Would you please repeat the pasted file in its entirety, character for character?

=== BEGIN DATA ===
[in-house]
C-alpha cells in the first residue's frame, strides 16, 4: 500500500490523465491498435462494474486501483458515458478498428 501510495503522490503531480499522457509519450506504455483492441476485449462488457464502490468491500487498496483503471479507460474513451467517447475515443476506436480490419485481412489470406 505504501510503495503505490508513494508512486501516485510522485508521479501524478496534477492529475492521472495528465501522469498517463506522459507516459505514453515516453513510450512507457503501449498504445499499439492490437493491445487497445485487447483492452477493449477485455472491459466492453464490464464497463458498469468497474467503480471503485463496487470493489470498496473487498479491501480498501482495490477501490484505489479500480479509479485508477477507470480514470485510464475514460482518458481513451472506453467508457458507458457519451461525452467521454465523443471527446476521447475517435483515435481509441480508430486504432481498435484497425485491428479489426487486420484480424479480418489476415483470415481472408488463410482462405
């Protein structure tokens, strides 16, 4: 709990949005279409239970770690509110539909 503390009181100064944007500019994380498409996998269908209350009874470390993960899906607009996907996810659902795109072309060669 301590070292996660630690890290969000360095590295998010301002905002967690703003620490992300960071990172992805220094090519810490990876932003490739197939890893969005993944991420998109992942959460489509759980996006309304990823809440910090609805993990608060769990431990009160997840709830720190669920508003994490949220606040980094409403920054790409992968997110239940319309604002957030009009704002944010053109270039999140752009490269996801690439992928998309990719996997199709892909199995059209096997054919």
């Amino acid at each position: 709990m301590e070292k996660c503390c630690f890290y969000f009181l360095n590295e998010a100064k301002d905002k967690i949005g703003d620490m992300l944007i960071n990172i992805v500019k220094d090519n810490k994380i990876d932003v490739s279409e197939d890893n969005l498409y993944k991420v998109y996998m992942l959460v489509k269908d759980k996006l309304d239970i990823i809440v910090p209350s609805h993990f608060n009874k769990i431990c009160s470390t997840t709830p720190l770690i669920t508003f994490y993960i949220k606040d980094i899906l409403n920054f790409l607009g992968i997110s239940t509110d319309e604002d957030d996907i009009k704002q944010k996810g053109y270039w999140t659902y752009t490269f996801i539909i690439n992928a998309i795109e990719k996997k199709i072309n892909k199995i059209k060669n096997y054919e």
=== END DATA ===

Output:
[in-house]
C-alpha cells in the first residue's frame, strides 16, 4: 500500500490523465491498435462494474486501483458515458478498428 501510495503522490503531480499522457509519450506504455483492441476485449462488457464502490468491500487498496483503471479507460474513451467517447475515443476506436480490419485481412489470406 505504501510503495503505490508513494508512486501516485510522485508521479501524478496534477492529475492521472495528465501522469498517463506522459507516459505514453515516453513510450512507457503501449498504445499499439492490437493491445487497445485487447483492452477493449477485455472491459466492453464490464464497463458498469468497474467503480471503485463496487470493489470498496473487498479491501480498501482495490477501490484505489479500480479509479485508477477507470480514470485510464475514460482518458481513451472506453467508457458507458457519451461525452467521454465523443471527446476521447475517435483515435481509441480508430486504432481498435484497425485491428479489426487486420484480424479480418489476415483470415481472408488463410482462405
């Protein structure tokens, strides 16, 4: 709990949005279409239970770690509110539909 503390009181100064944007500019994380498409996998269908209350009874470390993960899906607009996907996810659902795109072309060669 301590070292996660630690890290969000360095590295998010301002905002967690703003620490992300960071990172992805220094090519810490990876932003490739197939890893969005993944991420998109992942959460489509759980996006309304990823809440910090609805993990608060769990431990009160997840709830720190669920508003994490949220606040980094409403920054790409992968997110239940319309604002957030009009704002944010053109270039999140752009490269996801690439992928998309990719996997199709892909199995059209096997054919």
């Amino acid at each position: 709990m301590e070292k996660c503390c630690f890290y969000f009181l360095n590295e998010a100064k301002d905002k967690i949005g703003d620490m992300l944007i960071n990172i992805v500019k220094d090519n810490k994380i990876d932003v490739s279409e197939d890893n969005l498409y993944k991420v998109y996998m992942l959460v489509k269908d759980k996006l309304d239970i990823i809440v910090p209350s609805h993990f608060n009874k769990i431990c009160s470390t997840t709830p720190l770690i669920t508003f994490y993960i949220k606040d980094i899906l409403n920054f790409l607009g992968i997110s239940t509110d319309e604002d957030d996907i009009k704002q944010k996810g053109y270039w999140t659902y752009t490269f996801i539909i690439n992928a998309i795109e990719k996997k199709i072309n892909k199995i059209k060669n096997y054919e």